So the new plan was to tape one guest's performance downstairs in the main studio, and then lock down most of the cameras for their interview segment, and while we're recording that second part, upstairs in the mini-studio, the other half of the crew records the performance for the second 2pm guest. Once the first interview is done, the second group comes down for their interview and we're back on track. At least, that's the plan...

So I spent a leisurely hour or so gathering my schedule info together for the Fringe Festival, trying to sort out in some preliminary way what I want to see and how it all stacks up. Because much as I want to see everything, it just isn't physically possible. Decisions will need to be made and the agonizing might as well start early.

SPNN was giving what I think were high schoolers a tour of the place, part of a day-long event, I think (during which I believe they also got a crack at the mini-studio upstairs). So I was in the studio, sitting at the interview table with my laptop cracked open, typing away with a bagel and juice nearby, when they came through. "And this," my producer/friend Carol said, "is a host." (Yes, I live here. They won't let me leave.)

Damn, high school kids look younger and younger every year. Can't somebody stop that?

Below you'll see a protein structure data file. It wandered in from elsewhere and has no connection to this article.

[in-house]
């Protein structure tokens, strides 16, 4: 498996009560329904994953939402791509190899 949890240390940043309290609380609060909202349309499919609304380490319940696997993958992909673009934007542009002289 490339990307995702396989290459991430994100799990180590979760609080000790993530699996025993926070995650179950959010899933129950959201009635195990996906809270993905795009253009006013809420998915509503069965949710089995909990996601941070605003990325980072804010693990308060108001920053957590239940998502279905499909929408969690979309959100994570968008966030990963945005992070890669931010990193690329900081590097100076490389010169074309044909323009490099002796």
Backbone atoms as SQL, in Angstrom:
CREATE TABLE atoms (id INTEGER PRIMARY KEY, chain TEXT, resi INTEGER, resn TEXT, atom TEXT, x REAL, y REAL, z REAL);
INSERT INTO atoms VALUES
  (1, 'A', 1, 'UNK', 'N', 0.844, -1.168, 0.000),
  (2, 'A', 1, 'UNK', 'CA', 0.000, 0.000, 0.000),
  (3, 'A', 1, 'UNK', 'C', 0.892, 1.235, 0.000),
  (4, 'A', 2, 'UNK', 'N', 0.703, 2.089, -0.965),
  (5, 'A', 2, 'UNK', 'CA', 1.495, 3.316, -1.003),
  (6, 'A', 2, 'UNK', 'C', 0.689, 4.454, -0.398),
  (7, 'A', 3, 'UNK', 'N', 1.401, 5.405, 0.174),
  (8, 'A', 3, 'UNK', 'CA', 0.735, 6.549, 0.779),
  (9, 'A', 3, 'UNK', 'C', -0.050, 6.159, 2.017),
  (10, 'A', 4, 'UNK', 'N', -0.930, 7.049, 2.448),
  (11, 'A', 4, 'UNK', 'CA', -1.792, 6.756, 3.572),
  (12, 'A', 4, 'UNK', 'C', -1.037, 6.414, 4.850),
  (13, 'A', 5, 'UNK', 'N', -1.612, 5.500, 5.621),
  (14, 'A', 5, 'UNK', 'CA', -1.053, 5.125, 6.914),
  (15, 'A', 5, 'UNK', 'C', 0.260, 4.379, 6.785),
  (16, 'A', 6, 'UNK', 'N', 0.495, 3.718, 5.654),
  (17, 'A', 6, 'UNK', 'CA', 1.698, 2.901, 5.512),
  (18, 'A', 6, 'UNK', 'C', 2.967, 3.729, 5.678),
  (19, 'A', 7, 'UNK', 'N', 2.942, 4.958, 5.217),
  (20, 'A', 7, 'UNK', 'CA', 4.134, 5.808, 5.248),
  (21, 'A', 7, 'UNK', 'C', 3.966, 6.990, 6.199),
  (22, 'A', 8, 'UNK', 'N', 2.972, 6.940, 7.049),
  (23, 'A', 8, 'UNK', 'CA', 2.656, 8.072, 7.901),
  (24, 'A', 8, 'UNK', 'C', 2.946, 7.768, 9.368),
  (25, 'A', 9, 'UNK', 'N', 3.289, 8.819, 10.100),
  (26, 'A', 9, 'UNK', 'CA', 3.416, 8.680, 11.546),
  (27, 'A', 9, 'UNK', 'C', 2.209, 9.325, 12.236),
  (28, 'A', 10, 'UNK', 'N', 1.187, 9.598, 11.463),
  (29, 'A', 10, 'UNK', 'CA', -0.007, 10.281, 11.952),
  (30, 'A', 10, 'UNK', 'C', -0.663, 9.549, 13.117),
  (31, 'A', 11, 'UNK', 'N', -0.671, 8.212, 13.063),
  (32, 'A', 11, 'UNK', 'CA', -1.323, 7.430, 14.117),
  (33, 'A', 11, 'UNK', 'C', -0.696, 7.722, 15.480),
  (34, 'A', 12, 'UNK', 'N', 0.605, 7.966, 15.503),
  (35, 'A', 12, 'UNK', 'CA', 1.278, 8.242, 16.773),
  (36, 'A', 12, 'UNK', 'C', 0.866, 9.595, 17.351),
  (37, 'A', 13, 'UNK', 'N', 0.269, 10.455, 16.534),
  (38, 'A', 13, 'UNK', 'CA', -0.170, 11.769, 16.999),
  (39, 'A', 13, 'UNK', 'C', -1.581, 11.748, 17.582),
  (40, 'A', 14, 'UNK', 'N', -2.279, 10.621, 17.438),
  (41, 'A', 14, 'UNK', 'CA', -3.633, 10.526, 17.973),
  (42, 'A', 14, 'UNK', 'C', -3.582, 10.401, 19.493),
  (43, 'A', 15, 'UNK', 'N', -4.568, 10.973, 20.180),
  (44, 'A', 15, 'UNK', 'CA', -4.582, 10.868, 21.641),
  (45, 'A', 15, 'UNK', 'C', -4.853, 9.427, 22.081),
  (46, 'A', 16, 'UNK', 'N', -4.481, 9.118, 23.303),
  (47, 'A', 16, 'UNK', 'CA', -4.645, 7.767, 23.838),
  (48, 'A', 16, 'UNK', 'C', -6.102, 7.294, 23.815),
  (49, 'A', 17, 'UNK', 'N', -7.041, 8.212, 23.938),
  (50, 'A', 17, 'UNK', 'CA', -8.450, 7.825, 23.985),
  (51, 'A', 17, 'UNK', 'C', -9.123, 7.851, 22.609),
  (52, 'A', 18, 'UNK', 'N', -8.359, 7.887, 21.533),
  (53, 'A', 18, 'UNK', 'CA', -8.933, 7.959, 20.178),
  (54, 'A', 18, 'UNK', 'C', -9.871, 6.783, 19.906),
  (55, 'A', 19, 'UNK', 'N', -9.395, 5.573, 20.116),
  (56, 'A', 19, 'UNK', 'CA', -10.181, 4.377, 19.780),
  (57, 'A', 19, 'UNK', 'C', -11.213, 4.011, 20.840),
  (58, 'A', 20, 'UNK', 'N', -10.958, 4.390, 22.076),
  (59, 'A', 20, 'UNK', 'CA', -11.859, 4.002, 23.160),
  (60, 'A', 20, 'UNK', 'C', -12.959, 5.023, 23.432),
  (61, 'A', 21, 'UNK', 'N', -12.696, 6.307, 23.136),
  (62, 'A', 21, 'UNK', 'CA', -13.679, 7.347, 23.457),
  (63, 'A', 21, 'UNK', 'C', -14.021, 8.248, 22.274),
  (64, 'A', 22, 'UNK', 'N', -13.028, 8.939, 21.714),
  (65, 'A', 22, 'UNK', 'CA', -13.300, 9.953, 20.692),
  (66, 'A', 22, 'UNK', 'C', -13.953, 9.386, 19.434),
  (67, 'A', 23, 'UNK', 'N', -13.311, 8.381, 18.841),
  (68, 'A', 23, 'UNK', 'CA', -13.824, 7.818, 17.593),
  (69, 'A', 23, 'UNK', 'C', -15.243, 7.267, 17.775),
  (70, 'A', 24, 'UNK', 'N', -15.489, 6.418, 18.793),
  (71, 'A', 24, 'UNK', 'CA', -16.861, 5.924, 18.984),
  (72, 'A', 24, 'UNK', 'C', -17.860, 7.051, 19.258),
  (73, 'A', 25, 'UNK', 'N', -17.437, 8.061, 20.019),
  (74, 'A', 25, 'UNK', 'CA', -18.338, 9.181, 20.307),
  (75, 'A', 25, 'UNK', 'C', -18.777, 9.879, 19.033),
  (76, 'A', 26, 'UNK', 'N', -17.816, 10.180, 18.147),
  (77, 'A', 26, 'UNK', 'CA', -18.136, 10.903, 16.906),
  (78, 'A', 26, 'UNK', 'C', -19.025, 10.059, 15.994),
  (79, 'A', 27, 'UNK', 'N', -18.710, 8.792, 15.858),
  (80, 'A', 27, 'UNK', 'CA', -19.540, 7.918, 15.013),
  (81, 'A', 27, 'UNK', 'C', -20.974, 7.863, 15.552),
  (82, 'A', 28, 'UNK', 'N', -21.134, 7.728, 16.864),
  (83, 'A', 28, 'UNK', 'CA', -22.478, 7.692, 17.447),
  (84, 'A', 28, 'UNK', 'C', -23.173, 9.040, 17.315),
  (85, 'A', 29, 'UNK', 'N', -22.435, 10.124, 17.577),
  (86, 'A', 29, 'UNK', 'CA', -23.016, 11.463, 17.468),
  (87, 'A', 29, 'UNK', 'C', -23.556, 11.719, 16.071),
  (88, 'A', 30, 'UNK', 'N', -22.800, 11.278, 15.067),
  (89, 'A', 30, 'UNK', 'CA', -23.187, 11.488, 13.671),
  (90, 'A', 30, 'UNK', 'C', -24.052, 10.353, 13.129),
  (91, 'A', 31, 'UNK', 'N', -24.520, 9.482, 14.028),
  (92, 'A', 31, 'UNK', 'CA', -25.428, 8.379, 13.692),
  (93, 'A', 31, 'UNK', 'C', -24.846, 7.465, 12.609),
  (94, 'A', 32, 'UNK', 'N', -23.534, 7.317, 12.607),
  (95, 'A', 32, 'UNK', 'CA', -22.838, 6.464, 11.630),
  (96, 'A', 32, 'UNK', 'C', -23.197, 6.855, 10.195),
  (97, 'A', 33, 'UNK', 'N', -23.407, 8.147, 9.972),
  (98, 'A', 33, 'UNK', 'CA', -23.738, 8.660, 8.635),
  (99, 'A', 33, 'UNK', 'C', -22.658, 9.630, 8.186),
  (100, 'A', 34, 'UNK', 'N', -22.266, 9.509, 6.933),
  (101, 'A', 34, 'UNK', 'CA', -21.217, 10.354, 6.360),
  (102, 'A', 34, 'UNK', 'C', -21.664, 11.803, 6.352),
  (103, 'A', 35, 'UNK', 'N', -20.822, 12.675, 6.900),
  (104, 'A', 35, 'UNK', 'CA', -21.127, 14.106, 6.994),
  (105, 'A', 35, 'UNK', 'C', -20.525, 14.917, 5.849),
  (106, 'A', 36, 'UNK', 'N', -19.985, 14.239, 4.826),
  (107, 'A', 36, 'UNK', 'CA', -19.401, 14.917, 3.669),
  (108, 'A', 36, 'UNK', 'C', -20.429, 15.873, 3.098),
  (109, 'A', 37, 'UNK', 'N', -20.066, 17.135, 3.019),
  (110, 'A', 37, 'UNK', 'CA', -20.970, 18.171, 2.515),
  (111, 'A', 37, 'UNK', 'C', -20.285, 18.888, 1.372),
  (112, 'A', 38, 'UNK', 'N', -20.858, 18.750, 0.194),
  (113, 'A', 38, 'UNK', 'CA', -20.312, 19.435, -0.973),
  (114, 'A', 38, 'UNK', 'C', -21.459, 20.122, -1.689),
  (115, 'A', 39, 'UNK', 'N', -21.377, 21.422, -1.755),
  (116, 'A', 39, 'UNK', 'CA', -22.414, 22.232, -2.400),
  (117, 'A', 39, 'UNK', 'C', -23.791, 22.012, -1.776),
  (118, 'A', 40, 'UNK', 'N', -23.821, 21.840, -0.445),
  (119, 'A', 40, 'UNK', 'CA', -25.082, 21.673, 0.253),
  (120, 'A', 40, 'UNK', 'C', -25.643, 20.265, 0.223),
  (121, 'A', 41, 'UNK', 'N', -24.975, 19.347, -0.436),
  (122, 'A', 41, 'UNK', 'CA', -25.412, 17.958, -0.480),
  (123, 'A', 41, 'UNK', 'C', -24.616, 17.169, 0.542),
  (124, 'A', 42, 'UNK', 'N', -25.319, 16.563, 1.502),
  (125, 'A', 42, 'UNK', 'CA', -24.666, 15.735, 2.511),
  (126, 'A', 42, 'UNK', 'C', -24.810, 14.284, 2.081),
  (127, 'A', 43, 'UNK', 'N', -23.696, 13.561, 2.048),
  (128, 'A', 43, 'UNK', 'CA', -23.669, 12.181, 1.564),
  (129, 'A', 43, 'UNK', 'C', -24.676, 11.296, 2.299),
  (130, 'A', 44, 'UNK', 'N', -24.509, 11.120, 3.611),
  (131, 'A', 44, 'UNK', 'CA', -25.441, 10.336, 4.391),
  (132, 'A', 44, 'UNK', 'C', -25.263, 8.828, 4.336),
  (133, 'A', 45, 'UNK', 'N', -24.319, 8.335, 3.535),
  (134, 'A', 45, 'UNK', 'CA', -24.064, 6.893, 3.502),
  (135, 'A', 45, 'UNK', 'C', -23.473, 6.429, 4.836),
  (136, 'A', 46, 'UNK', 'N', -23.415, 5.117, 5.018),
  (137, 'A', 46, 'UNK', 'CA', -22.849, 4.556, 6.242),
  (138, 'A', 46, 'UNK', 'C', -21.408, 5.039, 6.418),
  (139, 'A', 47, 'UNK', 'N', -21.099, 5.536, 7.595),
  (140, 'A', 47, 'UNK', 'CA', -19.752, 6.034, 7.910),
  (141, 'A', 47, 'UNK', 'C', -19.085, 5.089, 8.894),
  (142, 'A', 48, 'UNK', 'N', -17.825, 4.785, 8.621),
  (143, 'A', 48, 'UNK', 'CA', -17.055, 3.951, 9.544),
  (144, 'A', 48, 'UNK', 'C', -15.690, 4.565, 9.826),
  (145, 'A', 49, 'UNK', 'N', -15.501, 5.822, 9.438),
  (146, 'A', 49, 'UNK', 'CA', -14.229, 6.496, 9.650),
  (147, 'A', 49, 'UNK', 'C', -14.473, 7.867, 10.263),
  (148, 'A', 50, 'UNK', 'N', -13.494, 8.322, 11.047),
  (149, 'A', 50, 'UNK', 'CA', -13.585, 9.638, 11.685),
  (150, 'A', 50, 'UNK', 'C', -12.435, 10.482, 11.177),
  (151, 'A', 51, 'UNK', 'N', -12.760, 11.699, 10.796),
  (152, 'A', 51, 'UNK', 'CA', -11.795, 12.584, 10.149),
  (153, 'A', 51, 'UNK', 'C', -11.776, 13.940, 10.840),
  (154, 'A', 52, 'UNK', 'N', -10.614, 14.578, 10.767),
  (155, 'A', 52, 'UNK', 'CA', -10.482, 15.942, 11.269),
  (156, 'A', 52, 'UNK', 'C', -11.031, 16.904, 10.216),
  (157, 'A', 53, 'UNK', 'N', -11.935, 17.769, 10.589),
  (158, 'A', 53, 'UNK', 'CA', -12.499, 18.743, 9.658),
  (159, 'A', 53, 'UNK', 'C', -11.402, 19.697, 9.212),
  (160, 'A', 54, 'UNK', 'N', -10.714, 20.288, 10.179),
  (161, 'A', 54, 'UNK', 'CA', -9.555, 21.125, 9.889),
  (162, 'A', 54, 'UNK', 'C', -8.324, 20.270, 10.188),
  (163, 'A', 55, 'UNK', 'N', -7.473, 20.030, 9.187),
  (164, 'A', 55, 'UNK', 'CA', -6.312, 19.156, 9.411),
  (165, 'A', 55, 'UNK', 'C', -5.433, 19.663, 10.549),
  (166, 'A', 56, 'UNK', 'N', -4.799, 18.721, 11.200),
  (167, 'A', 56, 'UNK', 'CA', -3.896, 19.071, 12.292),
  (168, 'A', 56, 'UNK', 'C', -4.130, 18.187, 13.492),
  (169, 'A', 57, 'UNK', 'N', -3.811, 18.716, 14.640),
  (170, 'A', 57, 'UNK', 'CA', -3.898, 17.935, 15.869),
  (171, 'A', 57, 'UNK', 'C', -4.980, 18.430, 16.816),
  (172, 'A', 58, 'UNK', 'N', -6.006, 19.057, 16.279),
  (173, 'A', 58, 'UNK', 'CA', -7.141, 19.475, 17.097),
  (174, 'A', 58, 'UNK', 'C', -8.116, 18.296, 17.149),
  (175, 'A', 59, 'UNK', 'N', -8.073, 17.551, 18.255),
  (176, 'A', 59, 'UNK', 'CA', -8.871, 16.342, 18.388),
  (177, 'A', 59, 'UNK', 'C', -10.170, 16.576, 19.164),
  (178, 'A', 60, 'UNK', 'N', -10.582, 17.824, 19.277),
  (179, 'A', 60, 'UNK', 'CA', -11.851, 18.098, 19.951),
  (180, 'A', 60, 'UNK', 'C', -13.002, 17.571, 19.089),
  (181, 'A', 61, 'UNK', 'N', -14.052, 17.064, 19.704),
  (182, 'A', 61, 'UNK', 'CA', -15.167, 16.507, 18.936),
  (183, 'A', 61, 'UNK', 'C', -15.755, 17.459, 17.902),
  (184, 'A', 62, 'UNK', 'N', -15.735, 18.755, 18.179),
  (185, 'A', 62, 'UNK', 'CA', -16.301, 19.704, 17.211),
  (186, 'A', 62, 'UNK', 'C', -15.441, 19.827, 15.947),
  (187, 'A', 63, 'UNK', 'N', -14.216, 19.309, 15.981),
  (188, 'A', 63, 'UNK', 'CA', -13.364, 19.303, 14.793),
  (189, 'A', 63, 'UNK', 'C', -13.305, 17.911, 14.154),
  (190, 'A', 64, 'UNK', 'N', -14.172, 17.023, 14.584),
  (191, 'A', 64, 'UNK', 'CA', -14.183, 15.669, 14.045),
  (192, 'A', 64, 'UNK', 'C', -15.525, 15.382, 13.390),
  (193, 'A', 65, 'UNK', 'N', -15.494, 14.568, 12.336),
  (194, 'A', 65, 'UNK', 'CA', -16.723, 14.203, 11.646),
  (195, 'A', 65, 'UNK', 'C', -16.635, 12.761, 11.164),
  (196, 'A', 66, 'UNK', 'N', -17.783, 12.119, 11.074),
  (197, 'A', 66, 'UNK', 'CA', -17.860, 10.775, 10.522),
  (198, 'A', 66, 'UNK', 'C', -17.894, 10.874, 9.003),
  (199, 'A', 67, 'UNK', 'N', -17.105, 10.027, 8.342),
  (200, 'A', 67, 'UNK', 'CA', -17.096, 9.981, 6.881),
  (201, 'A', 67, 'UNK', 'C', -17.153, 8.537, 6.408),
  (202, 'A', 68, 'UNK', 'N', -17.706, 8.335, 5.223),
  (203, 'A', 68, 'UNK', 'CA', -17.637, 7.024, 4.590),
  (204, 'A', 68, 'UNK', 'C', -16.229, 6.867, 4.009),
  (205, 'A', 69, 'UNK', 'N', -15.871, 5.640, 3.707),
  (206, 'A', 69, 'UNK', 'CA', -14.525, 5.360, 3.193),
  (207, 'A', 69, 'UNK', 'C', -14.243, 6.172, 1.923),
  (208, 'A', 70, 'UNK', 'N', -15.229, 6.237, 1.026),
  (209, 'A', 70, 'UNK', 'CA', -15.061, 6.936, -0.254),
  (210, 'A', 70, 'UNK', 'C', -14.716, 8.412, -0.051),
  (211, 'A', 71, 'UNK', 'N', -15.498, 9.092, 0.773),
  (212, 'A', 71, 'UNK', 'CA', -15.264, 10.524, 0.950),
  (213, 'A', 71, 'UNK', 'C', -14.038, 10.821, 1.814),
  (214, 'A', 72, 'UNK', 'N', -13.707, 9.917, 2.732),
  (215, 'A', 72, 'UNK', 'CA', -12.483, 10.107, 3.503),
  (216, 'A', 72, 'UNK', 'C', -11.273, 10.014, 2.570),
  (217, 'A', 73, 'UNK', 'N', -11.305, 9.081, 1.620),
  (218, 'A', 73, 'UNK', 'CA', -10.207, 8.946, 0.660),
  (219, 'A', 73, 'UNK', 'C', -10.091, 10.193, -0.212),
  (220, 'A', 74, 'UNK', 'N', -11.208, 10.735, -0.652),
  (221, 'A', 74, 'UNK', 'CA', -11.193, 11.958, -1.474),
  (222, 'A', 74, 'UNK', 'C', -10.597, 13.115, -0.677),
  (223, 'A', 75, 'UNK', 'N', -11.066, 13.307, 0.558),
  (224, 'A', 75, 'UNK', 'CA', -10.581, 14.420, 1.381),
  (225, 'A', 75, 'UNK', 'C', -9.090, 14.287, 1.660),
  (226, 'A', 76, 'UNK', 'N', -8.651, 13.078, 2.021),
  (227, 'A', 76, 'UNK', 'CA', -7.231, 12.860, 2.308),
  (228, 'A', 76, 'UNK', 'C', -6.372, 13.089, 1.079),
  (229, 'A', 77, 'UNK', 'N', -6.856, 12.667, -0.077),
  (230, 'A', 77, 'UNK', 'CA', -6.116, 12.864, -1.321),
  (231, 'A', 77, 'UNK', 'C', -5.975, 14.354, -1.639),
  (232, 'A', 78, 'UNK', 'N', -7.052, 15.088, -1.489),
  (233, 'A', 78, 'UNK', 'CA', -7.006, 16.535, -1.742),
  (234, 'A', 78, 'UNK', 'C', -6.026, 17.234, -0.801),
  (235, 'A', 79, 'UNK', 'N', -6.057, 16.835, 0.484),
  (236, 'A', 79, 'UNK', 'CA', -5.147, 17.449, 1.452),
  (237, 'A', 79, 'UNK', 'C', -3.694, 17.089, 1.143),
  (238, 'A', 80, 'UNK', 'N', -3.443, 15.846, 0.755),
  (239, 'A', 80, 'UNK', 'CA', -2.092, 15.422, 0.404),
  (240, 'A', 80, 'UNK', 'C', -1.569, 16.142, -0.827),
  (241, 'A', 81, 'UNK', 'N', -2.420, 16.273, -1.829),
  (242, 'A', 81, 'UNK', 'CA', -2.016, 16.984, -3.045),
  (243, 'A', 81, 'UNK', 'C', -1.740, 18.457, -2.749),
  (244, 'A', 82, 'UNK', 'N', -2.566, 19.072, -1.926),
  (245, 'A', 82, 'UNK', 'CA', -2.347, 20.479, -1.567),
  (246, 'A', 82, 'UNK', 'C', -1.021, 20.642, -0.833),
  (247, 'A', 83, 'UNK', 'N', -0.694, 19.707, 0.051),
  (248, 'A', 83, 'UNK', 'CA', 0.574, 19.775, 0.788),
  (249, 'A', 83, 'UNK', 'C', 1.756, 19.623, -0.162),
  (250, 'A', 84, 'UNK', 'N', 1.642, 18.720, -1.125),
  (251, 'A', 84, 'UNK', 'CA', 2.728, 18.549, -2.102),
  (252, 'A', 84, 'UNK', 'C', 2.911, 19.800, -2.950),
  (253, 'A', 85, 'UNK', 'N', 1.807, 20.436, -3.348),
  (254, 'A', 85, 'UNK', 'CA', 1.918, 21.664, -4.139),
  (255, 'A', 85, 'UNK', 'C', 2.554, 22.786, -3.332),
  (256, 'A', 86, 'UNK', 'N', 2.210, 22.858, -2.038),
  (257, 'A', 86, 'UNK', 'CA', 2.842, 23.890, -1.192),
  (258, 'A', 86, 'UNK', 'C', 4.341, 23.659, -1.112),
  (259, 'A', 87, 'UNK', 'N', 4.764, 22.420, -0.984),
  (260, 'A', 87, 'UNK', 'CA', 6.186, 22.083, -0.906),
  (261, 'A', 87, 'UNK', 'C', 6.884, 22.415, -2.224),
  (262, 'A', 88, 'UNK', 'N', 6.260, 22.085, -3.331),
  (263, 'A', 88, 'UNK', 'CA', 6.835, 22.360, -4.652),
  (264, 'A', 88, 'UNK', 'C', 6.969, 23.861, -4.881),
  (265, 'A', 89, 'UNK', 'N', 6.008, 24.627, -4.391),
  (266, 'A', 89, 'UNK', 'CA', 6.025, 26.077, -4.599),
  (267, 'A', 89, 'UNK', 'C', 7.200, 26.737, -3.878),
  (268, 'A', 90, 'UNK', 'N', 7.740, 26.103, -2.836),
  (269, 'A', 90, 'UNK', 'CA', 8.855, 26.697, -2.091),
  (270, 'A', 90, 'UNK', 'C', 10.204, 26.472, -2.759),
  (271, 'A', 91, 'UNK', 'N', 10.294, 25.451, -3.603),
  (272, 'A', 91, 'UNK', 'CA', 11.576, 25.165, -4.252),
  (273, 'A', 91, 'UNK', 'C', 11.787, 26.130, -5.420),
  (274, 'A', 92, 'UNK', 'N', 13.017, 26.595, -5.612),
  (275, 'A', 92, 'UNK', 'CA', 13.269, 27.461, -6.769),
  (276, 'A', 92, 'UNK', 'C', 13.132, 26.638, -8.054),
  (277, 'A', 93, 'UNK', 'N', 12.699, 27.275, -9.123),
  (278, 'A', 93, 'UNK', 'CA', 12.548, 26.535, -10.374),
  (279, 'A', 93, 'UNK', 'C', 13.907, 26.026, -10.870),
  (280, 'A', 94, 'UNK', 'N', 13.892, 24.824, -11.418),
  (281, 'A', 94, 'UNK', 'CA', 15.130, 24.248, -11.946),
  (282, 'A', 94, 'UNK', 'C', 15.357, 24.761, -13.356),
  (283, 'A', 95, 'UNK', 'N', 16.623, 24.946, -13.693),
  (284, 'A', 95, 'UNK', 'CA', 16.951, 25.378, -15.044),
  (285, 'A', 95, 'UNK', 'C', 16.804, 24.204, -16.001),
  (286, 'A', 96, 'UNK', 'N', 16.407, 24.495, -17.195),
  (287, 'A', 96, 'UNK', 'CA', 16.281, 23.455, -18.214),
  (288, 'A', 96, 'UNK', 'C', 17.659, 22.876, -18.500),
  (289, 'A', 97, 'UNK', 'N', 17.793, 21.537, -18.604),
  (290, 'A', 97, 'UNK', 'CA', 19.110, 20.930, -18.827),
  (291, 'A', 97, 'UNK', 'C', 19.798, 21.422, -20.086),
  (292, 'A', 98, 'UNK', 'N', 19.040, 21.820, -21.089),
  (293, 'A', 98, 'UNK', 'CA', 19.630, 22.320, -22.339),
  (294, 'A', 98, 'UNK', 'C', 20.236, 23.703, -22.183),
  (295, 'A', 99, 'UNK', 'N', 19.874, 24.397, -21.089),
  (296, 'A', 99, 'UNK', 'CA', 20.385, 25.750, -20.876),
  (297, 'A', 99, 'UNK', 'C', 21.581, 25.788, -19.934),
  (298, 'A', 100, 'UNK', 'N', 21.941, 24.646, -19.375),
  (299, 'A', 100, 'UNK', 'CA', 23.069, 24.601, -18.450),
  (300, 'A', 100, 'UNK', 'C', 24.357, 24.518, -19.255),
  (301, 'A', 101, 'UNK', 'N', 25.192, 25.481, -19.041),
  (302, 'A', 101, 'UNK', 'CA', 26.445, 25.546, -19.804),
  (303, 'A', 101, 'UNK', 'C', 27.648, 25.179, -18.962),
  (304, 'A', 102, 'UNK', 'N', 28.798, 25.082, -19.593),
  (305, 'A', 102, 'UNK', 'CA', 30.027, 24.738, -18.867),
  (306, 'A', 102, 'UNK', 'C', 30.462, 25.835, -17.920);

(For more of my writing - plays, past blog entries and more - visit
Fringe 2005 - TV Guest #6 - Emigrant Theater

Sunday, June 19, 2005 - 3:30pm

For me, there's sort of an awkward phase when you don't really know someone personally but you greatly admire their work that makes them kind of hard to talk to. They can be the nicest, most accessible people in the world, but I get tongue-tied. It's different if I know them first and then realize how talented they are. They're a person first so the work, while impressive, isn't intimidating or overwhelming. Sometimes I'm lucky and people I admire sort of level the playing field and somehow help me get beyond the awkward phase and a friendship develops anyway. But there's a weird no man's land in between that's an odd place to wade through in the interim. I guess a person doesn't need to be a star in the eyes of the whole world before I'm starstruck.

Everyday conversations in this situation are tricky enough. When you're supposed to interview them, and the whole thing is recorded, well, all bets are off.

This was one of those interviews.

And the weird thing is, through the magic of editing, everything will probably seem perfectlyl normal. (But if I count the number of edits in that interview segment of the finished episode, I'm guessing the number is going to be higher than elsewhere).